Other Options

Another option is to source old oil drums, although these may be quite expensive and difficult to find. They are, however, a perfect capacity for water butts, as they can store a more than reasonable amount of rainwater.

Recycled oak barrels are also a perfect alternative to a commercially made water butt, and will look highly attractive too. They can be sourced from dedicated suppliers, or directly from wineries. Like the plastic food containers, you will need to thoroughly clean your barrel before use. You will also need to install a wooden spigot rather than a normal water butt tap, and again seal with aquatic sealant that does not contain fungicide.

Whatever option you go for, you'll be doing yourself and the environment a favour! The more water butts you can site, the easier your life will be. Some of the options listed here may not always be the most aesthetically pleasing, however vibrantly-coloured water butts can be concealed behind a few well-sited plants, or partitioned off behind a hedge, trellis, live bamboo or an attractive latticed willow screen.

You might also like...
Share Your Story, Join the Discussion or Seek Advice..
Why not be the first to leave a comment for discussion, ask for advice or share your story...

If you'd like to ask a question one of our experts (workload permitting) or a helpful reader hopefully can help you... We also love comments and interesting stories

(never shown)
(never shown)
(never shown)
(never shown)
Enter word:
Latest Comments
  • Agama
    Re: How to Make a Green Roof for Your Shed
    I want to cover a large log cabin using a sedum blanket. Is it possible to buy the basic blanket for planting up…
    10 July 2018
  • Diparsat
    Re: Make Your Own Washing Powder & Fabric Conditioner
    Show me formula organics detergent power making process organics show please
    27 March 2018
  • Liyahh
    Re: Make Your Own Cosmetics
    Hi I just wanted to get some infomation on how to start my own beauty brand and how much would it cost to make your own beauty range…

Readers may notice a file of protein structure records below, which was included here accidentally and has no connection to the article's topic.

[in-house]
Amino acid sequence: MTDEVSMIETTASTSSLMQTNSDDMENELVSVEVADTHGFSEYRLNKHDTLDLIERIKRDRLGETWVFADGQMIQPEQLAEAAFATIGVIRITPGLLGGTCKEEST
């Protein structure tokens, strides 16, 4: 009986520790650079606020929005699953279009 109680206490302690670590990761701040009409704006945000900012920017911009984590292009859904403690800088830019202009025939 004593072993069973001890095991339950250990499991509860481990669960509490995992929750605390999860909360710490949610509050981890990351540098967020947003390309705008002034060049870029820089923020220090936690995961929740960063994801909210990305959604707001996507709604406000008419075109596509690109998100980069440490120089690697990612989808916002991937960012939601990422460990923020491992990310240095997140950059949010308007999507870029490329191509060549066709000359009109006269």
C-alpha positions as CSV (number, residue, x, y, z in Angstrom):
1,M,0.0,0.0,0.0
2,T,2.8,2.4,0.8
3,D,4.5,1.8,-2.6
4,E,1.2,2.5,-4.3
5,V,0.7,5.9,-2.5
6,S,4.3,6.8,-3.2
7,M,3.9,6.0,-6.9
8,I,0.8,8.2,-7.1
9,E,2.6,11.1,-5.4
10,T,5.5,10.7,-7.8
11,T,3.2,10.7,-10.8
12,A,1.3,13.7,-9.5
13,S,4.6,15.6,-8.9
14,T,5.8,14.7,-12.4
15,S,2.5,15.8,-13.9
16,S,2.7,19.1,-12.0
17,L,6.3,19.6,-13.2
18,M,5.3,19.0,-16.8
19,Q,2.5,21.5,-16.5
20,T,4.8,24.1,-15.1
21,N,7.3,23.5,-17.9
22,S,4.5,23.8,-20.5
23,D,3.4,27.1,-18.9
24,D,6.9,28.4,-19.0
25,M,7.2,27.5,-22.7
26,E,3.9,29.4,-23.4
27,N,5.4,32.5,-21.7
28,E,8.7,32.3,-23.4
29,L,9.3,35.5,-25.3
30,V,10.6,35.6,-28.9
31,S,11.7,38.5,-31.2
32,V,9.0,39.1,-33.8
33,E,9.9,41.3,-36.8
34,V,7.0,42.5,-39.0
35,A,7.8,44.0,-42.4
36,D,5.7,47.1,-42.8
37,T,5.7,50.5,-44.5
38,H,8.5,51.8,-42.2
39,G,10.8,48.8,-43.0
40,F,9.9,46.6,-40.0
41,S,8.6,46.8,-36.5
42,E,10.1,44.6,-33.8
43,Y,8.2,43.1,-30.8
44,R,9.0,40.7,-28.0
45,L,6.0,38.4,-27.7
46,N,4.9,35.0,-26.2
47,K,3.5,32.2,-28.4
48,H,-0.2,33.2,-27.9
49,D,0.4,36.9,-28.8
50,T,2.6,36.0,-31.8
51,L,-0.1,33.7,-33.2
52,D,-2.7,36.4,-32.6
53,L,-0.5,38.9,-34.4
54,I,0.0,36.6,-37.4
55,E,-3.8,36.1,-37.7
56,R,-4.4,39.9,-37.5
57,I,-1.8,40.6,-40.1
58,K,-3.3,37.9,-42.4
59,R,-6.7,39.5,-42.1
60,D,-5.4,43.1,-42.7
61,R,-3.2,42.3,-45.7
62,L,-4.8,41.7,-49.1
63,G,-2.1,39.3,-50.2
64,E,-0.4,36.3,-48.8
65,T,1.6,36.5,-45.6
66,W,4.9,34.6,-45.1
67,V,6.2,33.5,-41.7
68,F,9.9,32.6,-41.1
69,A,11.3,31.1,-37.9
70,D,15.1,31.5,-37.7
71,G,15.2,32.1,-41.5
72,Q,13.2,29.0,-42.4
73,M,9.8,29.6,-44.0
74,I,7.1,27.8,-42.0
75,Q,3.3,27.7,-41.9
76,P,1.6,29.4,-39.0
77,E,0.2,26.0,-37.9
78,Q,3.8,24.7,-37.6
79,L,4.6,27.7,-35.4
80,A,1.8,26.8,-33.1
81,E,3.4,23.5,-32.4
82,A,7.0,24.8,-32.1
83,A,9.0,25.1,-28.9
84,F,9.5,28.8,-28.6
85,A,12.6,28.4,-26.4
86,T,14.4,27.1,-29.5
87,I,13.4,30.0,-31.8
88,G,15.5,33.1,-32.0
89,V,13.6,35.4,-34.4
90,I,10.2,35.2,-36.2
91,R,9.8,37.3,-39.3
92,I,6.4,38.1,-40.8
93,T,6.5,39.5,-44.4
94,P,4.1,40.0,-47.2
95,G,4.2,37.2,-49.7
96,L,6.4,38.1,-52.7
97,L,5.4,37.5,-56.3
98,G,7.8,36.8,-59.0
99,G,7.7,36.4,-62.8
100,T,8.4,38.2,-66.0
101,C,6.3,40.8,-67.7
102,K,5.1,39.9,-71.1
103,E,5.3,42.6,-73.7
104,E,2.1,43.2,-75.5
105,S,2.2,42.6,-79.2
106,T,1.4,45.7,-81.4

15 March 2018
  • MakingYourOwn
    Re: Make Your Own Sloe Gin
    wiggy - Your Question:Hi I have sloes in my freezer for two years now do you think I can still use them to make sloe gin thanks wiggy
    12 March 2018
  • wiggy
    Re: Make Your Own Sloe Gin
    hi I have sloes in my freezer for two years now do you think I can still use them to make sloe gin thanks wiggy
    9 March 2018
  • CHIB
    Re: Make Your Own Organic Compost
    Autumn is the best time for this kind of work. Forking in some well rotted horse manure, well rotted leaf mould if you are able…
    28 January 2018
  • MakingYourOwn
    Re: Make Your Own Puppets
    HRMS44 - Your Question:Good Afternoon,I am hoping to make embroidered finger and glove puppets out of certified embroidery thread and…
    17 January 2018
  • HRMS44
    Re: Make Your Own Puppets
    Good Afternoon, I am hoping to make embroidered finger and glove puppets out of certified embroidery thread and certified felt. As these…
    15 January 2018
  • JanPez
    Re: Make Your Own Sloe Gin
    I’ve got some damson gin on the go, which I intend to leave until next year. In fact I have a few different convictions on the go. My…
    11 October 2017
  • MakingYourOwn
    Re: Make Your Own Washing Powder & Fabric Conditioner
    Jo - Your Question:I would like to know how much gram of soap do you use?Thank uOur Response:An
    3 July 2017